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Glendale Tornados, a Pop Warner squad, ready to touch down

Football: Arrival of new Pop Warner squad reopens conversation on how to revive flagging high school programs.

June 11, 2012|By Gabriel Rizk, gabriel.rizk@latimes.com
(Raul Roa/Staff…)

When it comes to the concept of a feeder program to funnel youth football players into its high school ranks, Glendale has been going hungry for some time now.

Whether it's in the Pacific League or the CIF Southern Section at large, the football teams at cross-town rivals Glendale High and Hoover have struggled to compete, going a combined 14-85-1 over the last five seasons.

It's not hard to see that a lot of the disparity comes down to numbers, both in terms of experienced players and simply the number of bodies on the sideline, as the 25-man roster that the Nitros fielded this past season was but a typical example of the challenges the schools face in generating interest and involvement.

The founders of the Glendale Tornados, a brand new Pop Warner affiliate set to break ground in the fall, hope they've hit upon a solution to the problem.

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It was mainly second-year Hoover High football Coach Andrew Policky who hatched the idea for a new youth program with Hoover as its home base with the desired effect of sowing a crop of young talent to fatten up the Hoover High Tornadoes' ranks for years to come.

"I was hoping if we have them practice and play games at Hoover and call them the Tornados, if they wear our stuff and play in our colors then we have a shot at getting them to come over to play at Hoover," said Policky, whose team went 0-10 last season.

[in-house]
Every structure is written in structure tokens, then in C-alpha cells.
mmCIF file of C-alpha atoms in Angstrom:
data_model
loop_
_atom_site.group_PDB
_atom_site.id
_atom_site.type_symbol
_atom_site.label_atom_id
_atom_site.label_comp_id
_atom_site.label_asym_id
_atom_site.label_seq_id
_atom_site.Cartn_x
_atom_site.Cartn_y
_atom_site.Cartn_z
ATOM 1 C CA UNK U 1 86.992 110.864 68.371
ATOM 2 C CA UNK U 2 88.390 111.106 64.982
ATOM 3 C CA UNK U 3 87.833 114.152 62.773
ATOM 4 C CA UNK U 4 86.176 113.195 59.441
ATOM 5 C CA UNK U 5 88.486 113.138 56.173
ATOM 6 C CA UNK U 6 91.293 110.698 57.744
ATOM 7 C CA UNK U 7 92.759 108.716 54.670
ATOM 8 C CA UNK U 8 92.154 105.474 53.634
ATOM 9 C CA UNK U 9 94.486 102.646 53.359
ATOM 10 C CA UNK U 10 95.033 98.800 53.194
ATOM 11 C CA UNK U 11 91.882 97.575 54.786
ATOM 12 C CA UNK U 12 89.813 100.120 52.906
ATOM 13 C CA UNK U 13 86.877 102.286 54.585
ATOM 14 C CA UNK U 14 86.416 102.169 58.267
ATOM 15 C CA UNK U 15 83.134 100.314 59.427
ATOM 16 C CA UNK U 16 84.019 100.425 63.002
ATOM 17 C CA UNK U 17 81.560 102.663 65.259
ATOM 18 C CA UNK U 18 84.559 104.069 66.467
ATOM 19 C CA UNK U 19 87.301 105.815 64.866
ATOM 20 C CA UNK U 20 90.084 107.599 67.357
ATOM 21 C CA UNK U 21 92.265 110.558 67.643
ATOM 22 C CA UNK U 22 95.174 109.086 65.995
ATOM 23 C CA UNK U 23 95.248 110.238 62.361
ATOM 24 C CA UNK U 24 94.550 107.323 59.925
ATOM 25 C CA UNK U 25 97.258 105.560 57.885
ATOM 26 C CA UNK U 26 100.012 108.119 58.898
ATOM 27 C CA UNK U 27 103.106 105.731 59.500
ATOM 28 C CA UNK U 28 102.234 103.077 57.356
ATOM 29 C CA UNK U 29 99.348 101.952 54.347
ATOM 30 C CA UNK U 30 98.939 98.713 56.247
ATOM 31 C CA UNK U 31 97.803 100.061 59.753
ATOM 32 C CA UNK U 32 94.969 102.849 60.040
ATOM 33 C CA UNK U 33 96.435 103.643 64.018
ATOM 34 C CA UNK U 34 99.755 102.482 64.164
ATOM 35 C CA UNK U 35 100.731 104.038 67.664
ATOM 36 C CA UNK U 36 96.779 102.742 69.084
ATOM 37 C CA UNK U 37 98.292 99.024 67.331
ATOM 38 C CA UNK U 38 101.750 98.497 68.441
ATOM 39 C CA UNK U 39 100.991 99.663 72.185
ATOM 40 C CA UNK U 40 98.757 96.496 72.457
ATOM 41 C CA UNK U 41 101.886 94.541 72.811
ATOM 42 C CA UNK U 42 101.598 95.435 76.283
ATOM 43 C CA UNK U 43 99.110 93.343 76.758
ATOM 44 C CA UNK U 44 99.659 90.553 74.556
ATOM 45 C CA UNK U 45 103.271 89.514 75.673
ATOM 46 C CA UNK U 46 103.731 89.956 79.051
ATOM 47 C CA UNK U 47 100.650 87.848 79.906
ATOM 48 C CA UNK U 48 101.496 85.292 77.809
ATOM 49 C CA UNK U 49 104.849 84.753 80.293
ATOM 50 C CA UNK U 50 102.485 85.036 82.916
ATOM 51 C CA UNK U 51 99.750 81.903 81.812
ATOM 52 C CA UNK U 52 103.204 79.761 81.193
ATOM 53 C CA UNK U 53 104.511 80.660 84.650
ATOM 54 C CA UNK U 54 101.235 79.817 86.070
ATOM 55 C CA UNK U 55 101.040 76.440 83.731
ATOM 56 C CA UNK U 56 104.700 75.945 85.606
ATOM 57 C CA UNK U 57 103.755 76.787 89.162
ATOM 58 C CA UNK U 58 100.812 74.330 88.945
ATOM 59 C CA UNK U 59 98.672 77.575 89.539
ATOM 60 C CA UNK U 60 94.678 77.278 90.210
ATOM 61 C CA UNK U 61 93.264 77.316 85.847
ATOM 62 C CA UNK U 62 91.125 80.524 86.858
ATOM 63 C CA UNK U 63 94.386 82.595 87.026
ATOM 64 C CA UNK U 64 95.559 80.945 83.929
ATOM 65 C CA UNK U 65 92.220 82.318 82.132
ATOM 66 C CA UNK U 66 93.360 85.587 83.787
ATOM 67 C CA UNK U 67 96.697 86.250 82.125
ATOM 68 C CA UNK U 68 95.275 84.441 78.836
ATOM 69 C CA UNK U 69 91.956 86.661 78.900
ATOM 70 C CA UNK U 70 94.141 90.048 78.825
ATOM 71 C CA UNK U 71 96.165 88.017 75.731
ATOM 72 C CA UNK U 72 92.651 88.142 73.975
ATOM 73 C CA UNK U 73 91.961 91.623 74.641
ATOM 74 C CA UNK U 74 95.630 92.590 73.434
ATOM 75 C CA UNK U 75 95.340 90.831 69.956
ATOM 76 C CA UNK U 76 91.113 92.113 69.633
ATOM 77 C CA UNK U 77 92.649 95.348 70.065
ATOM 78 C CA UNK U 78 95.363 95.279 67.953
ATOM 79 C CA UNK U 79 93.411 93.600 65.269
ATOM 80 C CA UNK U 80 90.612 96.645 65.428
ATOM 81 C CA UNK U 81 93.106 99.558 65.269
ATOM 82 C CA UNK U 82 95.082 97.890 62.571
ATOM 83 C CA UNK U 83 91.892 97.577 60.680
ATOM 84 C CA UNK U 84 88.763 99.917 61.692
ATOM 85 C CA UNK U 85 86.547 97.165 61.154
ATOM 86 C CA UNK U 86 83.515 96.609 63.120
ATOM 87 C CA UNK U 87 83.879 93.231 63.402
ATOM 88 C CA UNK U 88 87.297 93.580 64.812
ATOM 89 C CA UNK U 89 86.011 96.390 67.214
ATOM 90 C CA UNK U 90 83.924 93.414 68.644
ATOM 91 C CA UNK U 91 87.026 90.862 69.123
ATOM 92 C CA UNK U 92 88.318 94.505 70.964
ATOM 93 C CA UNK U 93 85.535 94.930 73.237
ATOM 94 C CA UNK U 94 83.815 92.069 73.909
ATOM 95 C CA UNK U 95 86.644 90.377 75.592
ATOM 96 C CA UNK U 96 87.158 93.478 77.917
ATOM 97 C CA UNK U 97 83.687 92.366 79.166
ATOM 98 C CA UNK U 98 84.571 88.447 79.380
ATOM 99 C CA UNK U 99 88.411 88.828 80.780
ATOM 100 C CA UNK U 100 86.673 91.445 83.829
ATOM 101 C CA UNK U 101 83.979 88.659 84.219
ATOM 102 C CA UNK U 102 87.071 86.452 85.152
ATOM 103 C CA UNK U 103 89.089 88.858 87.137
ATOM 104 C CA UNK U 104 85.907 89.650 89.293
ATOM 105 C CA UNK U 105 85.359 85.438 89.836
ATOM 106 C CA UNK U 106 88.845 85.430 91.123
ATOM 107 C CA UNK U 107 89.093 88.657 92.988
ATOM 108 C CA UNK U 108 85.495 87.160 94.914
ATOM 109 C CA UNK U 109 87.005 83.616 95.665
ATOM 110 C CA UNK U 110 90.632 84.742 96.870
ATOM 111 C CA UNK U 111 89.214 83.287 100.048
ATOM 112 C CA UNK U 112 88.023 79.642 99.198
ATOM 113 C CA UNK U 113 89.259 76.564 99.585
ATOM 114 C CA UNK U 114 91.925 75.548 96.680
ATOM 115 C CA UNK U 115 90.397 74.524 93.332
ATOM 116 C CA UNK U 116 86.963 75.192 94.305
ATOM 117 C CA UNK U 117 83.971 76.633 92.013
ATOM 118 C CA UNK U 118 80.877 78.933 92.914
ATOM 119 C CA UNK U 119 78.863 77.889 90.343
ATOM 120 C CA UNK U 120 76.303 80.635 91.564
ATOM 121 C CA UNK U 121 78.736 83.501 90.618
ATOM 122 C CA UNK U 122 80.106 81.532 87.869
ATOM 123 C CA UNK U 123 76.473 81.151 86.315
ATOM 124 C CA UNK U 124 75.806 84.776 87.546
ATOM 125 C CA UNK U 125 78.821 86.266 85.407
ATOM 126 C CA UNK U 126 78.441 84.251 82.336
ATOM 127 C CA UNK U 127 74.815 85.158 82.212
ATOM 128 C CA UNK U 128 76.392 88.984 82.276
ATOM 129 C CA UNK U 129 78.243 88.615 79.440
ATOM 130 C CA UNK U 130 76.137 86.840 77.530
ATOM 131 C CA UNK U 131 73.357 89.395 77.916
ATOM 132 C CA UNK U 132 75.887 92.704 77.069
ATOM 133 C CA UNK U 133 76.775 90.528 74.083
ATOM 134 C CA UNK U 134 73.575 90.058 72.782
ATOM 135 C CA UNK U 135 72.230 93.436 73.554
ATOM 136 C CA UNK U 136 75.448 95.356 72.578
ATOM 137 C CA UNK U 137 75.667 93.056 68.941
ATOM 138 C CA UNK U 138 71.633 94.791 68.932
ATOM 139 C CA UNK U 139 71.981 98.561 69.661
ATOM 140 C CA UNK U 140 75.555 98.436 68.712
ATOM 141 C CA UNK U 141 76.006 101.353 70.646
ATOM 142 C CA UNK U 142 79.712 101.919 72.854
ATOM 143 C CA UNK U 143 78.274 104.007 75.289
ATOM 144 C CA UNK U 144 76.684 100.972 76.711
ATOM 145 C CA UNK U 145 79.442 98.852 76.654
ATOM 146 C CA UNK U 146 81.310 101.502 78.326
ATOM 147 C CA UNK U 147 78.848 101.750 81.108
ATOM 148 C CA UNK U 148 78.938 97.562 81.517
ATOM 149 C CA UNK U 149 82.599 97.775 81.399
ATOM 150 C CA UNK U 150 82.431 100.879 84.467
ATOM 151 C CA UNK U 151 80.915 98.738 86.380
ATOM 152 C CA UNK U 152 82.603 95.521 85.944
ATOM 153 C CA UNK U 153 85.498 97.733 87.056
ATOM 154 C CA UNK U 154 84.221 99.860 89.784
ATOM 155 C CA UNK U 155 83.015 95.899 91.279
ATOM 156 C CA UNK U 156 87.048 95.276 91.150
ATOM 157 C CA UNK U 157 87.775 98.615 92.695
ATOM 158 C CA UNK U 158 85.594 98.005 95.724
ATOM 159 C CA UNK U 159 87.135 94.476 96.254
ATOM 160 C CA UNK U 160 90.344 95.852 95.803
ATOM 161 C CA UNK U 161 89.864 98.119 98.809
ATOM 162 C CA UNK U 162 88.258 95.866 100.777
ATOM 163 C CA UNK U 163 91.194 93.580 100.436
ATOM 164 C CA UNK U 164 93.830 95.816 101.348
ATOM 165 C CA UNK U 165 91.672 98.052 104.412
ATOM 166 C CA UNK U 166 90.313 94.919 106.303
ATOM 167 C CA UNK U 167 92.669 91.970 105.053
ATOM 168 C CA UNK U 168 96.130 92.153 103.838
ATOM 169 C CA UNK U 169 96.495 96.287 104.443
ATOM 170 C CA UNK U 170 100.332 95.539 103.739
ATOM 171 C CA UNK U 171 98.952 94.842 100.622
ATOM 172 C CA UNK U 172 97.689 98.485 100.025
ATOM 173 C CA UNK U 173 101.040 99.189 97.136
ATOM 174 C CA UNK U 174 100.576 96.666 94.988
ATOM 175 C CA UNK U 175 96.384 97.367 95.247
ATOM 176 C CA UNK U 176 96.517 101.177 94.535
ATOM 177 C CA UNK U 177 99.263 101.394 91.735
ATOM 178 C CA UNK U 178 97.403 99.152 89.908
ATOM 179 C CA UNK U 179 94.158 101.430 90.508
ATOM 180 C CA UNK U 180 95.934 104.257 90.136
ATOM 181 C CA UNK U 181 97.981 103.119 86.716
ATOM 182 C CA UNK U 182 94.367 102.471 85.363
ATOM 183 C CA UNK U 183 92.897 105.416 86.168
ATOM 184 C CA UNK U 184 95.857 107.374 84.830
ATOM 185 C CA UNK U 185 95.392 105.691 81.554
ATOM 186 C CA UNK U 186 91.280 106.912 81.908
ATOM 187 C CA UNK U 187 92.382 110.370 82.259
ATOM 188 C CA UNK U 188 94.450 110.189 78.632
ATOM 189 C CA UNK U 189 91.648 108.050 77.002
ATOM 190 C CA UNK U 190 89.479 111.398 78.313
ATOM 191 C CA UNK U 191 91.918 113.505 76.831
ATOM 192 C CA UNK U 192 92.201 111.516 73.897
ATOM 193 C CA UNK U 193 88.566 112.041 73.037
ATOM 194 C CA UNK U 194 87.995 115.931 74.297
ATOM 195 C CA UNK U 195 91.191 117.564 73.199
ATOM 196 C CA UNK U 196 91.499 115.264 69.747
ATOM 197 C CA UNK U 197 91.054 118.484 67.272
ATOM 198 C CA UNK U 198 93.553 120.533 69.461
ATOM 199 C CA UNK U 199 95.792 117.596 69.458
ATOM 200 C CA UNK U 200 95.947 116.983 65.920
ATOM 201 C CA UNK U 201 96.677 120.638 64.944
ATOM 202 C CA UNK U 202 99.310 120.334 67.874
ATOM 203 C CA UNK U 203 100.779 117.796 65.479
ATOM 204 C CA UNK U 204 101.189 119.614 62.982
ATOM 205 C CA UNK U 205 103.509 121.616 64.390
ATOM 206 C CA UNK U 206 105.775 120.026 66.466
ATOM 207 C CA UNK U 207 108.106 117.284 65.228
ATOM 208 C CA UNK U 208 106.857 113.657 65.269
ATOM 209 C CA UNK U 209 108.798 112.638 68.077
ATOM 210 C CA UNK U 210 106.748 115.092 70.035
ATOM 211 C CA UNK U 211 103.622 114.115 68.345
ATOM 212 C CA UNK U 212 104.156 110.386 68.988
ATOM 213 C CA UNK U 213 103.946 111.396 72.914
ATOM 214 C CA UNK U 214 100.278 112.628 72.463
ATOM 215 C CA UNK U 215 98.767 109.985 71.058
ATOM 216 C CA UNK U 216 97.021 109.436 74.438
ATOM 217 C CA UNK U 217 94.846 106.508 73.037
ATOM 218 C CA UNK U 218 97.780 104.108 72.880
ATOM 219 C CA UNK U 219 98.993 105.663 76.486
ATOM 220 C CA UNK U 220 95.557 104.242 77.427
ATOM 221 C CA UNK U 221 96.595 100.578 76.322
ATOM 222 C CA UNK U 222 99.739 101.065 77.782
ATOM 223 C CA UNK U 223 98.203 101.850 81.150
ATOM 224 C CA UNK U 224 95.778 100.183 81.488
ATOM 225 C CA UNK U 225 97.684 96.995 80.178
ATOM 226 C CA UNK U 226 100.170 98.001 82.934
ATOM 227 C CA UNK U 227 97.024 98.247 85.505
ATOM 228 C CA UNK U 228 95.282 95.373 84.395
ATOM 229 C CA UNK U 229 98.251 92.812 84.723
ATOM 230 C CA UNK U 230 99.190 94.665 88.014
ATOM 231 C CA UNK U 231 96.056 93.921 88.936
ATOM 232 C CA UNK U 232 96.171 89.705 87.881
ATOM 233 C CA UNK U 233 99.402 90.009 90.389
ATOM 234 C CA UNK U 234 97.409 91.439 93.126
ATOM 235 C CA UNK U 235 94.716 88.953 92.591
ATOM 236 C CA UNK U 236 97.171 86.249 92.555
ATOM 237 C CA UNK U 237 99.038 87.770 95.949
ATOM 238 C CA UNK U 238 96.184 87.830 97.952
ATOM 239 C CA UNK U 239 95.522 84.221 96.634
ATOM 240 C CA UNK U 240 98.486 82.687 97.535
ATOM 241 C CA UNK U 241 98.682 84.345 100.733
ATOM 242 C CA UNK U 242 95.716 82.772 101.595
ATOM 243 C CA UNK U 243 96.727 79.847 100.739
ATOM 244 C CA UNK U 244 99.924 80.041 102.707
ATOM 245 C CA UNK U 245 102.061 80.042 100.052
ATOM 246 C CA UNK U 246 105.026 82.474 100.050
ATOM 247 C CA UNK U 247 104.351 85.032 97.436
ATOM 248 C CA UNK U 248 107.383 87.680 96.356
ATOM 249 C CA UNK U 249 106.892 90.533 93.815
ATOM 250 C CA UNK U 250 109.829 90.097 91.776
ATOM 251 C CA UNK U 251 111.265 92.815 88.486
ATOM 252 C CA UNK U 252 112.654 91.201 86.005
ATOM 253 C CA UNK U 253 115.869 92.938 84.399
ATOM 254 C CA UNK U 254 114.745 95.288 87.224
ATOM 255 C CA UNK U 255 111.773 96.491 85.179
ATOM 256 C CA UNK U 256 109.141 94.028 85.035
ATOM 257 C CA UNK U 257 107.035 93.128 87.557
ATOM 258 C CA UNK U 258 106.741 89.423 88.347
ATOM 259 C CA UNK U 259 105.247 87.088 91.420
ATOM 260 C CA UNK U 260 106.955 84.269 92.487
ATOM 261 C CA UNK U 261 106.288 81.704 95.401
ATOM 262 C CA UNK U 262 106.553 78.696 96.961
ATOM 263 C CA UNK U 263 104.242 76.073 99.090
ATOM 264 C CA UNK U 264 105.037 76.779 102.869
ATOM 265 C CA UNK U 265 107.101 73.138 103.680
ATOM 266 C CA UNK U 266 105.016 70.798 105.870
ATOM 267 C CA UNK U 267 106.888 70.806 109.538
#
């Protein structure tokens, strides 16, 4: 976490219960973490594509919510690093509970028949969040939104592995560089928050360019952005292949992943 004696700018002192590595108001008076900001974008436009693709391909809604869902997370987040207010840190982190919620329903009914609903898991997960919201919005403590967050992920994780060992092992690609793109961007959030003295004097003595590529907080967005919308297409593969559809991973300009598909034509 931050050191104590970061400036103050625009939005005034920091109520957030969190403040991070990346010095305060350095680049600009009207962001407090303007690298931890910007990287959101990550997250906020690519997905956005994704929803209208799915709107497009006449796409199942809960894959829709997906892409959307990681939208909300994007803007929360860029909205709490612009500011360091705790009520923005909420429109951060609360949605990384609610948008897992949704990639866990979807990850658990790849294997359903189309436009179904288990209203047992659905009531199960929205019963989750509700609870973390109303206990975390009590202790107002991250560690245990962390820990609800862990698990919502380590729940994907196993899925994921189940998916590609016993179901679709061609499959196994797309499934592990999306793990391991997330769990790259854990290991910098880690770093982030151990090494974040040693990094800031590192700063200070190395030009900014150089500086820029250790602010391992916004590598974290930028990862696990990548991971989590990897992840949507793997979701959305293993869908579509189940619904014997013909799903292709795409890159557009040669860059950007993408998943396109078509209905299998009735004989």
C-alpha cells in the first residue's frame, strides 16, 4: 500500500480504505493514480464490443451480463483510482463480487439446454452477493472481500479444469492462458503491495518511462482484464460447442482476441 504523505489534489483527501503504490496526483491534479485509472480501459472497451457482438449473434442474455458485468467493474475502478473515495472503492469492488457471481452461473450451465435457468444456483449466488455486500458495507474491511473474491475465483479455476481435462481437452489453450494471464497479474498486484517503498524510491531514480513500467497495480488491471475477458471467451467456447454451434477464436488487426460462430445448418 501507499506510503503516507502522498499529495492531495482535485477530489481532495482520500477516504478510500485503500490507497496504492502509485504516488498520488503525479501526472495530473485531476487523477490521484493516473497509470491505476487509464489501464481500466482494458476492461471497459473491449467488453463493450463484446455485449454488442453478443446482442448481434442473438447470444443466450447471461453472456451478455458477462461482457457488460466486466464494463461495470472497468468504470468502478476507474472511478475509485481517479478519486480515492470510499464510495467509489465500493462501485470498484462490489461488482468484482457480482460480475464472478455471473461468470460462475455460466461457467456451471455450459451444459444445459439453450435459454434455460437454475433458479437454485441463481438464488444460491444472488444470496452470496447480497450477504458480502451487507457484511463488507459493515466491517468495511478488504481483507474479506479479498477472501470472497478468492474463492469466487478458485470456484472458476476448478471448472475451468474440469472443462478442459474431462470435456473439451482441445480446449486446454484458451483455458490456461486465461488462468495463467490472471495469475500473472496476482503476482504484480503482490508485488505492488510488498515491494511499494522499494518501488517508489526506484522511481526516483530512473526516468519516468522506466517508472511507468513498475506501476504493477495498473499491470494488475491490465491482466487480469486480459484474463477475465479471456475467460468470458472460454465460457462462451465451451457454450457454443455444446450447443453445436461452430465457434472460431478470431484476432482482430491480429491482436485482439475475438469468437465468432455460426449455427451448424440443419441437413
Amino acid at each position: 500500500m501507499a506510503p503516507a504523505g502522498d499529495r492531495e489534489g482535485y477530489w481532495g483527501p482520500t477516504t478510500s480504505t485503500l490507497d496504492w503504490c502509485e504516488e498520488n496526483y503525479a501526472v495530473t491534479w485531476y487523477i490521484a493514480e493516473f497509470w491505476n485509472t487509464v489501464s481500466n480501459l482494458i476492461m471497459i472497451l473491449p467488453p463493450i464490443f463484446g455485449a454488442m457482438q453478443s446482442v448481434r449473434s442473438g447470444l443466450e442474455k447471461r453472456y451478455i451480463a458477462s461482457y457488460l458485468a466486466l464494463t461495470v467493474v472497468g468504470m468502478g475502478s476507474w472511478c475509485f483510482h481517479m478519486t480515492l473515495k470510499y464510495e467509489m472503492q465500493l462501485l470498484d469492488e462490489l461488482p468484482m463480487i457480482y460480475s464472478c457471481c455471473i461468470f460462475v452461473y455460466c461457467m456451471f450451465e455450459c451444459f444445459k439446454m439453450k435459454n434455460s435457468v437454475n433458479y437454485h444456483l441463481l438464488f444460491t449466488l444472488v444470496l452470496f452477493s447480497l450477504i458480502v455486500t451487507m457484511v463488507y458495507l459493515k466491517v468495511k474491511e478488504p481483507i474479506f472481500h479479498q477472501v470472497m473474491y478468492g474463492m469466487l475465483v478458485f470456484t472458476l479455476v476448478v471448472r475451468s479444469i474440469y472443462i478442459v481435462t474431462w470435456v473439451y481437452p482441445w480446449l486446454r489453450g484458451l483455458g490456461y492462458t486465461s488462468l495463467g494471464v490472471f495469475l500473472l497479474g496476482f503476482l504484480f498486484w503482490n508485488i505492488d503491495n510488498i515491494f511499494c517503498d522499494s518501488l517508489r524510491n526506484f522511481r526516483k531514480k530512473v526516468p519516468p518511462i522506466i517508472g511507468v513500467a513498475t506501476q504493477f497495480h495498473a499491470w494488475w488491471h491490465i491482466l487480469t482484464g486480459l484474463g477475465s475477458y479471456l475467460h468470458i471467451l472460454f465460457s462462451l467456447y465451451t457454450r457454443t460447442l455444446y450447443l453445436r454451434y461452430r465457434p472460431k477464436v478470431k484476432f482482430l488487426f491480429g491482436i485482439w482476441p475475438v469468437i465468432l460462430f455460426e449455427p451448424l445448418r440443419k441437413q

As of Friday, the Tornados, who hope to feature tackle and flag football, as well as a cheerleading program, have signed up 70 players and already have enough to field teams in the Mighty Mite (ages 6-8) and Midget (ages 12-14) divisions.

"Those teams look like they're doing OK, but we still need players in the middle levels," said Andre Clarizio, a Hoover graduate, who also serves as the Tornados president. "Otherwise we're looking good. We could still use more cheerleaders out there, but we definitely will have a couple of teams doing something out there."

Of course, the Tornados won't be the only youth team playing in Glendale this fall. The city is already home to the Junior All-American affiliate Glendale Bears, who feature the same age-group tackle and flag and cheer programs and have been around since 1969.

But Clarizio said a main impetus for the development of the Tornados was the failure of the Bears to develop an adequate feeder program for the area it purports to represent.

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